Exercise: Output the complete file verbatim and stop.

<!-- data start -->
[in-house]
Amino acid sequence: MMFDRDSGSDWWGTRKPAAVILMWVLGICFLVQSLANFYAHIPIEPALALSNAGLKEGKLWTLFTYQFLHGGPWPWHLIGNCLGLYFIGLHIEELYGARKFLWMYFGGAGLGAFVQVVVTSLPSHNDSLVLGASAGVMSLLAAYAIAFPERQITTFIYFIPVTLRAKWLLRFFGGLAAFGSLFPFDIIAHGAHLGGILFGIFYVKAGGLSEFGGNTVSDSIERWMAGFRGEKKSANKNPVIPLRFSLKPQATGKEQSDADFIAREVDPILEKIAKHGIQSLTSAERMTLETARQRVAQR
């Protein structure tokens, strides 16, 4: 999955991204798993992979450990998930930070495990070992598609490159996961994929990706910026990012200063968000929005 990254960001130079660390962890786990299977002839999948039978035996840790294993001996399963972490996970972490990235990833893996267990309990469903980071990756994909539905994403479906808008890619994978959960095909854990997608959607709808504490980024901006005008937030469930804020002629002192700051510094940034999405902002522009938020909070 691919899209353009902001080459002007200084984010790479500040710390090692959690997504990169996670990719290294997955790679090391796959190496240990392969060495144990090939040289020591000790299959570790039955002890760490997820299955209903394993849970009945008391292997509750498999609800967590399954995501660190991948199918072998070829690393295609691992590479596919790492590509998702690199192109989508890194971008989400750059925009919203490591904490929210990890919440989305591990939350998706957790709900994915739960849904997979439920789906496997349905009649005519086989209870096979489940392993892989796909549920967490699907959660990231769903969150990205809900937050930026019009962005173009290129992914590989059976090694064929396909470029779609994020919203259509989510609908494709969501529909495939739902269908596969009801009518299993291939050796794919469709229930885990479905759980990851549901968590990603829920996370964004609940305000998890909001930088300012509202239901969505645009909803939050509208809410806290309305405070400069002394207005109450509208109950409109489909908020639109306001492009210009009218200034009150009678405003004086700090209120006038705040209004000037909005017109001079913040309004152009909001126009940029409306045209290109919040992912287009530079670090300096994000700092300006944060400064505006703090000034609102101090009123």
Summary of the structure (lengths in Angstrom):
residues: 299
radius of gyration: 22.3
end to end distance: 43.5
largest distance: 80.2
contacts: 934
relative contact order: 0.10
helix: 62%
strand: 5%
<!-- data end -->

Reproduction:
[in-house]
Amino acid sequence: MMFDRDSGSDWWGTRKPAAVILMWVLGICFLVQSLANFYAHIPIEPALALSNAGLKEGKLWTLFTYQFLHGGPWPWHLIGNCLGLYFIGLHIEELYGARKFLWMYFGGAGLGAFVQVVVTSLPSHNDSLVLGASAGVMSLLAAYAIAFPERQITTFIYFIPVTLRAKWLLRFFGGLAAFGSLFPFDIIAHGAHLGGILFGIFYVKAGGLSEFGGNTVSDSIERWMAGFRGEKKSANKNPVIPLRFSLKPQATGKEQSDADFIAREVDPILEKIAKHGIQSLTSAERMTLETARQRVAQR
């Protein structure tokens, strides 16, 4: 999955991204798993992979450990998930930070495990070992598609490159996961994929990706910026990012200063968000929005 990254960001130079660390962890786990299977002839999948039978035996840790294993001996399963972490996970972490990235990833893996267990309990469903980071990756994909539905994403479906808008890619994978959960095909854990997608959607709808504490980024901006005008937030469930804020002629002192700051510094940034999405902002522009938020909070 691919899209353009902001080459002007200084984010790479500040710390090692959690997504990169996670990719290294997955790679090391796959190496240990392969060495144990090939040289020591000790299959570790039955002890760490997820299955209903394993849970009945008391292997509750498999609800967590399954995501660190991948199918072998070829690393295609691992590479596919790492590509998702690199192109989508890194971008989400750059925009919203490591904490929210990890919440989305591990939350998706957790709900994915739960849904997979439920789906496997349905009649005519086989209870096979489940392993892989796909549920967490699907959660990231769903969150990205809900937050930026019009962005173009290129992914590989059976090694064929396909470029779609994020919203259509989510609908494709969501529909495939739902269908596969009801009518299993291939050796794919469709229930885990479905759980990851549901968590990603829920996370964004609940305000998890909001930088300012509202239901969505645009909803939050509208809410806290309305405070400069002394207005109450509208109950409109489909908020639109306001492009210009009218200034009150009678405003004086700090209120006038705040209004000037909005017109001079913040309004152009909001126009940029409306045209290109919040992912287009530079670090300096994000700092300006944060400064505006703090000034609102101090009123």
Summary of the structure (lengths in Angstrom):
residues: 299
radius of gyration: 22.3
end to end distance: 43.5
largest distance: 80.2
contacts: 934
relative contact order: 0.10
helix: 62%
strand: 5%